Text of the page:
The giddy euphoria in Washington that greeted this week's hard-fought agreement to reopen the government is fast giving way to a sober recognition that the deal is very unlikely to usher in a new era of co-operation between Democrats and Republicans.
President Barack Obama tried to prolong the bipartisan high on Thursday by calling on both parties to reach a more permanent agreement on the federal budget and other vexing issues like immigration reform by Christmas, but early indications from key Republicans suggest that making progress on those things will not be easy.
Congressman Raúl Labrador, an Idaho Republican once seen as a bridge to conservatives in the House of Representatives on the question of legalising undocumented immigrants, shot down the idea in remarks that revealed just how much bad blood had been caused by the shutdown brinkmanship between Obama and Republicans.
"I think what [Obama] has done over the past two and a half weeks – he's trying to destroy the Republican party," Labrador told conservative activists on Wednesday. "I think that anything we do right now with this president on immigration will be with that same goal in mind, which is to destroy the Republican party and not to get good policies."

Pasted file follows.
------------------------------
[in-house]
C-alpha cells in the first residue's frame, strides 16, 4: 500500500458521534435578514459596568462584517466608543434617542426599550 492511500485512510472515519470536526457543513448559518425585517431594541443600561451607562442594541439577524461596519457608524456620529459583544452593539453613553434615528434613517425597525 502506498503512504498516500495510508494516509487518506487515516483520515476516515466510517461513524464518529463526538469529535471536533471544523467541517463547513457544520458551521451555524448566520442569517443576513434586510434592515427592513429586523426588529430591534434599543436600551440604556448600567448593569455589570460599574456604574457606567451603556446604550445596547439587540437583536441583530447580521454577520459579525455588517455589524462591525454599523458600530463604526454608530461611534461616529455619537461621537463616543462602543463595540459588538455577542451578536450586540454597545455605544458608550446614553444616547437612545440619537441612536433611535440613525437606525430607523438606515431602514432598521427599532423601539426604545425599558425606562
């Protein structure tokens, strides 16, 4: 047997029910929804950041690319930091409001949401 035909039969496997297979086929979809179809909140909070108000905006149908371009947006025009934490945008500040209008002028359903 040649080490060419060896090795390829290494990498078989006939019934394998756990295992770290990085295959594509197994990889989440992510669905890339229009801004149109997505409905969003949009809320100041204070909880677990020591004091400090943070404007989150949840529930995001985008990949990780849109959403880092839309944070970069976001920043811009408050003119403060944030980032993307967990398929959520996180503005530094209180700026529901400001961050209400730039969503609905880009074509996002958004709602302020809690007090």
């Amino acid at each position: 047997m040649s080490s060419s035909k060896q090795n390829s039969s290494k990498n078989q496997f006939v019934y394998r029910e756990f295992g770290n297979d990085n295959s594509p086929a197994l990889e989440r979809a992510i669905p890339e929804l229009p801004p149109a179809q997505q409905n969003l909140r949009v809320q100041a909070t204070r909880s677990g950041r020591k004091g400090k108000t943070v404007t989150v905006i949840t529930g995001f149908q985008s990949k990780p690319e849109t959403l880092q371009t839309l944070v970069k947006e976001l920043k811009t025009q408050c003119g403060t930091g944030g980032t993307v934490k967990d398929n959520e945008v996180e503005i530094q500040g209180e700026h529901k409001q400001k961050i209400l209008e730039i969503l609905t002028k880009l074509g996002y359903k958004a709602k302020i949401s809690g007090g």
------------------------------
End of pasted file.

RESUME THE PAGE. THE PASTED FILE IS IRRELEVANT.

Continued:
Republican leaders were only slightly more optimistic about the prospects for a breakthrough in talks over their radically divergent tax and spending priorities. Though House budget committee chairman Paul Ryan finally sat down on Thursday with Patty Murray, his Democratic counterpart in the Senate, to begin long-awaited 'conference' negotiations, Senate minority leader Mitch McConnell sounded a sceptical note, saying the real problem is Obama's unwillingness to accept that he is not in charge of the government's purse strings.
"I wish them well, but with all due respect to all of my congressional colleagues, there is only one Democrat who really counts: the president," said McConnell in an interview. "He's going to be there for three more years. Maybe he'll have an epiphany."
But not all hope is lost, according to Washington political analysts who are busy picking over the wreckage of the Republican shutdown strategy to work out what it means for the balance of power between moderates and conservatives.
On the face of it, the painful decision by House speaker John Boehner to finally overrule his conservative wing and allow a deal to be passed with the help of Democrats could herald more such violations of the so-called Hastert Rule – an unofficial doctrine that requires the speaker to block floor votes that are not supported by a majority of his own party.
Ted Alden, an immigration reform expert at the Council on Foreign Relations, says: "Many of the same 87 House Republicans who voted to reopen the government on Wednesday could easily vote for the Senate immigration bill if it was brought to the floor by Boehner."